Photo by: Israel Wright
INDIVIDUAL | Inducted 2013 [Now Deceased]
Andrew Patner, for more than three decades was a journalist, editor, biographer, lecturer, teacher, and internationally active arts critic and interviewer in print and electronic media. He was critic-at-large for WFMT Fine Arts Radio and contributing critic to the Chicago Sun-Times. He was one of the city’s most influential social and cultural critics.
A former editor and staff writer at Chicago magazine (when it was published by WFMT, Inc.) and staff reporter for The Wall Street Journal, he was an arts critic, program host, and producer for Chicago’s WBEZ for eight years before returning to WFMT Fine Arts Radio and wfmt.com as critic-at-large and interviewer in 1998. He remained there for more than 15 years. He regularly contributed some 2,000 pieces of arts criticism (classical music, opera, theater, dance, cabaret, jazz, visual art, books, architecture, and film) to the Chicago Sun-Times beginning in 1991 and was its classical-music and opera critic starting in 2006. The New Yorker music critic Alex Ross called Patner “one of America’s most authoritative and knowledgeable critics in any field.”
He started covering LGBT subjects and giving an open forum to activists in 1979 as the 19-year-old editor-in-chief of The Chicago Maroon at the University of Chicago, when he offered unlimited space to write about the first National March on Washington for Lesbian and Gay Rights. He was the first regular writer for a mainstream Chicago paper to write openly about being gay (1993, Chicago Sun- Times) and was the first regular Chicago radio host, producer, and contributor to do the same (by 1992, on WBEZ). He was also an early Chicago House volunteer.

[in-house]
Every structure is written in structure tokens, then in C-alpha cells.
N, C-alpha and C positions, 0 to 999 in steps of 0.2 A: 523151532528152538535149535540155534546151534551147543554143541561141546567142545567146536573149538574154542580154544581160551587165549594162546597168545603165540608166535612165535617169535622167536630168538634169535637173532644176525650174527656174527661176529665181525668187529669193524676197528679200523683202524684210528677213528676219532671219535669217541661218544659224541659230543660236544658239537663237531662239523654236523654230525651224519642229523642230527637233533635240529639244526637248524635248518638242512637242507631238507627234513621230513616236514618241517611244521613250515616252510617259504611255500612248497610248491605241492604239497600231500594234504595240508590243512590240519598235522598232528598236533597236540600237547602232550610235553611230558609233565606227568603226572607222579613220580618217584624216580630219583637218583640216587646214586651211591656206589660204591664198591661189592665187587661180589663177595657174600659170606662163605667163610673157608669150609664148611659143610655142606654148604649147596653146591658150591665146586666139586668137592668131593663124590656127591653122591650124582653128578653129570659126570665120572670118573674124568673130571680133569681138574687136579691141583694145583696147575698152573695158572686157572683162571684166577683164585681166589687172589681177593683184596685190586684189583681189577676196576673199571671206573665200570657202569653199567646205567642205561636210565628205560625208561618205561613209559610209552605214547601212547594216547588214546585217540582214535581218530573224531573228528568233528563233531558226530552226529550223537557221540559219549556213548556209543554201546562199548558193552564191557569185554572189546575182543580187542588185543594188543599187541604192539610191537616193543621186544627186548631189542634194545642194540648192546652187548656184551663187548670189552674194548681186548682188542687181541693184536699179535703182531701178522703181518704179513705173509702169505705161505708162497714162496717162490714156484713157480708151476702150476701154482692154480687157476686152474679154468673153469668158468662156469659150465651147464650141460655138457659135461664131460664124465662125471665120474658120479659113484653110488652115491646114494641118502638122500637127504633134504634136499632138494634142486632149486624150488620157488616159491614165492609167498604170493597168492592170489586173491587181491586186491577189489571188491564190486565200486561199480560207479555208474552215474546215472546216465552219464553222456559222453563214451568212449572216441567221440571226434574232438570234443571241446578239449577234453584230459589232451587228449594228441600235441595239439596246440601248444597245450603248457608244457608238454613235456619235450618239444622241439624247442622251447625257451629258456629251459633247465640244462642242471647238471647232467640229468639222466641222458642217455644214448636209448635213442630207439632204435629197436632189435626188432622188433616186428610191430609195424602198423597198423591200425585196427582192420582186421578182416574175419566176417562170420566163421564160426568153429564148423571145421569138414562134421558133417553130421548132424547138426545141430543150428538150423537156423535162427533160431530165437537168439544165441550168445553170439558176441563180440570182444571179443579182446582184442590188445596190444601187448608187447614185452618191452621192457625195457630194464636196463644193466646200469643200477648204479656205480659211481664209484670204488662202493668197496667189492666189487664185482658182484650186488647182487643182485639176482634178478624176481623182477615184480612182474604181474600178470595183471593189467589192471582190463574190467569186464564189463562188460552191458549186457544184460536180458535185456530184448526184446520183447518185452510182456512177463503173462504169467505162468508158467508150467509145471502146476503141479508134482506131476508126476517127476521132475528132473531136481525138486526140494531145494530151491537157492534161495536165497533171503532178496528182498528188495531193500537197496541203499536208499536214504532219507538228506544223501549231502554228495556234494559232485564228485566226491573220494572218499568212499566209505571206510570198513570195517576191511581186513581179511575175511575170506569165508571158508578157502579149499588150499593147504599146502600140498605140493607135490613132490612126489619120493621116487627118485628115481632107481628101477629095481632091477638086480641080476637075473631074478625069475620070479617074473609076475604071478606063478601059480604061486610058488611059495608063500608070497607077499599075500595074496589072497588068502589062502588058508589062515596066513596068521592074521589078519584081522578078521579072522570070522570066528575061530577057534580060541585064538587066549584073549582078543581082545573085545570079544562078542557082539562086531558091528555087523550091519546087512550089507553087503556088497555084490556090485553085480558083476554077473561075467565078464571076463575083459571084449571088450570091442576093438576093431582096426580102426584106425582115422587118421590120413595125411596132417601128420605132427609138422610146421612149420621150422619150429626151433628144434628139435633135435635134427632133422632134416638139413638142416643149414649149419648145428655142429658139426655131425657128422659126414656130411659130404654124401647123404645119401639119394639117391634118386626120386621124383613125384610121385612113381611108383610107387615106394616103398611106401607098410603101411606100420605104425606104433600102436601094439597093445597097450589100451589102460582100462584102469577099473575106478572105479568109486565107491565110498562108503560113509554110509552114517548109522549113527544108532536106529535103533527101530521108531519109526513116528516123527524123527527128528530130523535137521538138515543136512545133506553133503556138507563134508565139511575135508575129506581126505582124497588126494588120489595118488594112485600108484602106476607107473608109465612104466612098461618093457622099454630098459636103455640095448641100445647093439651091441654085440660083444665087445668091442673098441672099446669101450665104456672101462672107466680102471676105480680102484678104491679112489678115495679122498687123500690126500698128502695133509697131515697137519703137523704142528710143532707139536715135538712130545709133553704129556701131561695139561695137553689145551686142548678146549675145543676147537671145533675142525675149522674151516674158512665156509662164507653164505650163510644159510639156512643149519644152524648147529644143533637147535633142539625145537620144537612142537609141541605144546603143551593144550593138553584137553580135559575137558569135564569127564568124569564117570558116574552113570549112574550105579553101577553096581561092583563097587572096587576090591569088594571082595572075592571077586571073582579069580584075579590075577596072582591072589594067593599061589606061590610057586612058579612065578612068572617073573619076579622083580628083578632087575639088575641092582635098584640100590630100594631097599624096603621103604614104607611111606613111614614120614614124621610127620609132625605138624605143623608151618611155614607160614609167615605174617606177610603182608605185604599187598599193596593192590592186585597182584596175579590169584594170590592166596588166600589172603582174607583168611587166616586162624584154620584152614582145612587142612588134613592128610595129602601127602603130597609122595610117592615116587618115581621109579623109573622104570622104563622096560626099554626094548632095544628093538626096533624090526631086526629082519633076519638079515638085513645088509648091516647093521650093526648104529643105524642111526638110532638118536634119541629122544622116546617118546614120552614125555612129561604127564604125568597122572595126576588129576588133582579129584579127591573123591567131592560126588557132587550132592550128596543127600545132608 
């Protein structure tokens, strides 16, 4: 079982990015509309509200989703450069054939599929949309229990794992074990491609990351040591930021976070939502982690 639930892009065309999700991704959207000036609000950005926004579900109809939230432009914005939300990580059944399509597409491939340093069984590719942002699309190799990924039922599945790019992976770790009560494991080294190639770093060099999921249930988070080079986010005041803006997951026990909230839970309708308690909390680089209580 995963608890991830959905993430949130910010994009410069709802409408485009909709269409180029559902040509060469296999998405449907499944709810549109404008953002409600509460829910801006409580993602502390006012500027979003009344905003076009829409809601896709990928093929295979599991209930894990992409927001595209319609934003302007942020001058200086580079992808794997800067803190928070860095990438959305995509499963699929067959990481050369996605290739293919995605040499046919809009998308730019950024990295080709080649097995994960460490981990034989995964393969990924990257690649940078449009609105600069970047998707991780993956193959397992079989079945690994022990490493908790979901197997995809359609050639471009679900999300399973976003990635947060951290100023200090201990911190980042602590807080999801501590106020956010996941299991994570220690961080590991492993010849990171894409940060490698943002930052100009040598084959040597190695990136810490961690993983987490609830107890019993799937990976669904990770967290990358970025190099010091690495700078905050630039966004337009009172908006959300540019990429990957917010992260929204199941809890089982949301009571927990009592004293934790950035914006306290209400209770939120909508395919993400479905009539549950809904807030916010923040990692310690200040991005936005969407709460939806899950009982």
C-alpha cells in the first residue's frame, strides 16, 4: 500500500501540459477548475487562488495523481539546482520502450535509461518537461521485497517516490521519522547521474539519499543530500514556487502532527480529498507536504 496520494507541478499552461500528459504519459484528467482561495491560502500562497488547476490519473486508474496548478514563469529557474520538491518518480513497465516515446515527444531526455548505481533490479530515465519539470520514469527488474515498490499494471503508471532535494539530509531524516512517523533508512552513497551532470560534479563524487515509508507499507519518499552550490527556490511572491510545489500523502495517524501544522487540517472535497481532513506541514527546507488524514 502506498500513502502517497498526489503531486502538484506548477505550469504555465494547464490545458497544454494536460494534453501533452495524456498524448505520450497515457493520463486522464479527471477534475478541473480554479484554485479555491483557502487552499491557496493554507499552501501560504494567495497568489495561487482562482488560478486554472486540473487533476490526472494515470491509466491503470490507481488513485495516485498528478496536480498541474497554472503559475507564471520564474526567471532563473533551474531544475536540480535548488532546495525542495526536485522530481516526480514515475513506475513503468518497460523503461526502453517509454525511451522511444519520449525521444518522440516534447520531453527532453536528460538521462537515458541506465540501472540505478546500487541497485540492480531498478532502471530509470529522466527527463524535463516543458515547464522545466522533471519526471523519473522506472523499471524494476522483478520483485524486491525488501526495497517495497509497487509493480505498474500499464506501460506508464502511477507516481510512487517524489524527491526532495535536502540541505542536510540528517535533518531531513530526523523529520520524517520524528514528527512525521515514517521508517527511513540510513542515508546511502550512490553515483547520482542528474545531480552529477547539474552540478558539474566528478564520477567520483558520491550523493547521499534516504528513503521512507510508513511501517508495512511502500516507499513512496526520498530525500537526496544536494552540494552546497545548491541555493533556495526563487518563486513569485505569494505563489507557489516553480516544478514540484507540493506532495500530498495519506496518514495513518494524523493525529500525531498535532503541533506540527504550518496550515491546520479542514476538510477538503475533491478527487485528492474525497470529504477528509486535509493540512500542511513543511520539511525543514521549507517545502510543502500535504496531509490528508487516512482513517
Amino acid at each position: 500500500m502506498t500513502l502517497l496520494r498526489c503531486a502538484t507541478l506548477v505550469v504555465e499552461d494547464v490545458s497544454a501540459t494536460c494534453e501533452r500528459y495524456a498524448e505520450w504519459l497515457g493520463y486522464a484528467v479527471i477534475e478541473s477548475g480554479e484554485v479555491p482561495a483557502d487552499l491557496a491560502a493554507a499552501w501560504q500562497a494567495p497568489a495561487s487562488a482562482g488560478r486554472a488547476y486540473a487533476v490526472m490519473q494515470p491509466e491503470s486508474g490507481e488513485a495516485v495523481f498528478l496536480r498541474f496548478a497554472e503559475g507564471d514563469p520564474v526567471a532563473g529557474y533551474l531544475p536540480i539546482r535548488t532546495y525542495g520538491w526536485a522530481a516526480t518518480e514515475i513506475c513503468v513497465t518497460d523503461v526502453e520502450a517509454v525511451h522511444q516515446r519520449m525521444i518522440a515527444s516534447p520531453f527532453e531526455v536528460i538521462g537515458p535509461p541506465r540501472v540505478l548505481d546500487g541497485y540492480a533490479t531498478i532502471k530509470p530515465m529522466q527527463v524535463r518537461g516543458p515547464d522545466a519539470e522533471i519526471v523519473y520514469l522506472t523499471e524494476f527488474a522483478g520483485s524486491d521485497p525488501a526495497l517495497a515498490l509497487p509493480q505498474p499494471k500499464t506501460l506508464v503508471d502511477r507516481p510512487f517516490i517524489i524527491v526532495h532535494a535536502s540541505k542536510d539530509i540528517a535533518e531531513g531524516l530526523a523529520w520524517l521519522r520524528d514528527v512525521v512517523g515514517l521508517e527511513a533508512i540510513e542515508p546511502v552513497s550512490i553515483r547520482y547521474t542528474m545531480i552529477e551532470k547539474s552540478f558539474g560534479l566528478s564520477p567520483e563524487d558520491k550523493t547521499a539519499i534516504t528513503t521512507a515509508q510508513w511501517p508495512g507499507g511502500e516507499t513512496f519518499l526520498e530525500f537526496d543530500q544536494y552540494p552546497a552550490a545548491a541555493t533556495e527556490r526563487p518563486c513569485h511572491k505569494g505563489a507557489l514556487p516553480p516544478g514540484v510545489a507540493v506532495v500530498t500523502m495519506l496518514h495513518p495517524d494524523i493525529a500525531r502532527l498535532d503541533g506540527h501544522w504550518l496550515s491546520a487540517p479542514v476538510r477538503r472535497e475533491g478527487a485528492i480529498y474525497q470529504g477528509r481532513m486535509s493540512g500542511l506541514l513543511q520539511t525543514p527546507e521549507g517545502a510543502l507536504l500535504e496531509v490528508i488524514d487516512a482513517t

Patner was educated in Chicago public schools, at the University of Chicago, and at the University of Wisconsin at Madison, from which he received a B.A. degree in history for a thesis of distinction. His work has appeared in Art & Antiques, The Art Newspaper (London), The New Yorker, the German GEO, the Jewish Forward, The Nation, the New Art Examiner, Opernwelt, The Christian Science Monitor, High Performance, the Chicago Reader, and other publications. He has been a commentator for national broadcasters in the United Kingdom, France, Japan, Austria, and Norway. He wrote “I.F. Stone: A Portrait” (1988) on the longtime independent Washington journalist; frequently lectured and taught in Chicago and Europe, with an emphasis on minority and disadvantaged students; and was an active member of The Cliff Dwellers and The Arts Club of Chicago. Mr. Patner died of complications from a bacterial infection on January 3, 2015.